-LAUREN BEALE, Los Angeles Times, DECEMBER 4, 2010

The Shulman House. Photograph by Michael K. Wilkinson, reproduced with his permission.

"It's unfair," Michael said. "It's stupid of me. In some ways it's unconscionable to begrudge him his success. But it made things a bit different."


A few weeks after Michael told me his Jonah Lehrer story, I was at a party in London, talking to a man I didn't know. He was a theater director. He asked me what I was writing about and I told him about Michael and Jonah. Sometimes, when I recount for people the stories I'm working on, I feel a stupid grin on my face as I describe the absurdity of whatever crazy pickle this or that interviewee had got himself into. But not this time. As I related the details to him, the director shivered. And I found myself shivering too. When I finished the story, he said, "It's about the terror, isn't it?"

"The terror of what?" I said.

"The terror of being found out," he said.

He looked as if he felt he were taking a risk even mentioning to me the existence of the terror. He meant that we all have ticking away within us something we fear will badly harm our reputation if it got out-some "I'm glad I'm not that" at the end of an "I'm glad I'm not me." I think he was right. Maybe our secret is actually nothing horrendous. Maybe nobody would even consider it a big deal if it was exposed. But we can't take that risk. So we keep it buried. Maybe it's a work impropriety. Or maybe it's just a feeling that at any moment we'll blurt something out during some important meeting that'll prove to everyone that we aren't proper professional people or, in fact, functional human beings. I think that even in these days of significant oversharing we keep this particular terror concealed, like people used to with things like masturbation before everyone suddenly got blase about it online. With masturbation, nobody cares. Whereas our reputation-it's everything.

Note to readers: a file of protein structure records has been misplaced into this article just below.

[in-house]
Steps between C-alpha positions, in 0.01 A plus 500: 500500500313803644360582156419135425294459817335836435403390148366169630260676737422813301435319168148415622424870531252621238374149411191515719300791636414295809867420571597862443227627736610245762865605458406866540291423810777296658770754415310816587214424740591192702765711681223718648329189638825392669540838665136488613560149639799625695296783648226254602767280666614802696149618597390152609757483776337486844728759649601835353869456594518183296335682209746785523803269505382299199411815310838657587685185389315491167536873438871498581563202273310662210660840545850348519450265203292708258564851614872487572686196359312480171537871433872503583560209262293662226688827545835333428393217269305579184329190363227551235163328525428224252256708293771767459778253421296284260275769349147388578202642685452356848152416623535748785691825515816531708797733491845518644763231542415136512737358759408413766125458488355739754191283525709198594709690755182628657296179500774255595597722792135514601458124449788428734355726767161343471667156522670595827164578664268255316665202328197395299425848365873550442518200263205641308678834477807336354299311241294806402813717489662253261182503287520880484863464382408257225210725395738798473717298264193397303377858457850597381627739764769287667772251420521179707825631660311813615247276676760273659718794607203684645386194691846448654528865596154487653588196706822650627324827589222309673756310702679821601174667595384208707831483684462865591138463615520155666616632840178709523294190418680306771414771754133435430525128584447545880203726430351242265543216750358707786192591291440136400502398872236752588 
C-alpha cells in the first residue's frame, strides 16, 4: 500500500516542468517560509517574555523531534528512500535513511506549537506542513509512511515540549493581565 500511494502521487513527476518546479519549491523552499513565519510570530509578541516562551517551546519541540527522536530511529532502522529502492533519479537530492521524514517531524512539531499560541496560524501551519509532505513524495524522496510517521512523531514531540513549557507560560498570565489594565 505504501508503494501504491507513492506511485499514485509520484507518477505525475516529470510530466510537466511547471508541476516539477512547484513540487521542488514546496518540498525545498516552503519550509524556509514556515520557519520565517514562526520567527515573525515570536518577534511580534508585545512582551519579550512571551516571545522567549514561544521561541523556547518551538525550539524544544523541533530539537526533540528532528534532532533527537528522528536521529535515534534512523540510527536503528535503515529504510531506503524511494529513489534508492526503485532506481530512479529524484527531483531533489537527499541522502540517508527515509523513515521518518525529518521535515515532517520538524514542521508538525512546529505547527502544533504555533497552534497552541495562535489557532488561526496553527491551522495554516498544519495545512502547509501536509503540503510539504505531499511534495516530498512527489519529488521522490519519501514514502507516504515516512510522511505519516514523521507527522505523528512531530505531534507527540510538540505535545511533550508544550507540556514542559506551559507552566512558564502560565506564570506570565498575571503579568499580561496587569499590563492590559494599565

I had leaped into the middle of the Michael-:-Jonah story because I admired Michael and identified with him. He personified citizen justice, whereas Jonah represented literary fraud in the pop-science world. He made a fortune corrupting an already self-indulgent, bloated genre. I still admired Michael. But suddenly, when the theater director said the words the terror of being found out, I felt like a door had briefly opened before me, revealing some infinite horror land .filled with millions of scared-stiff Jonahs. How many people had I banished to that land during my thirty years of journalism? How truly nightmarish it must have been to be Jonah Lehrer.
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Re: Journalist feels ‘horrible’ about revealing Jonah Lehrer

Postby admin » Thu Apr 14, 2016 10:27 pm

Part 2 of 2

Three: The Wilderness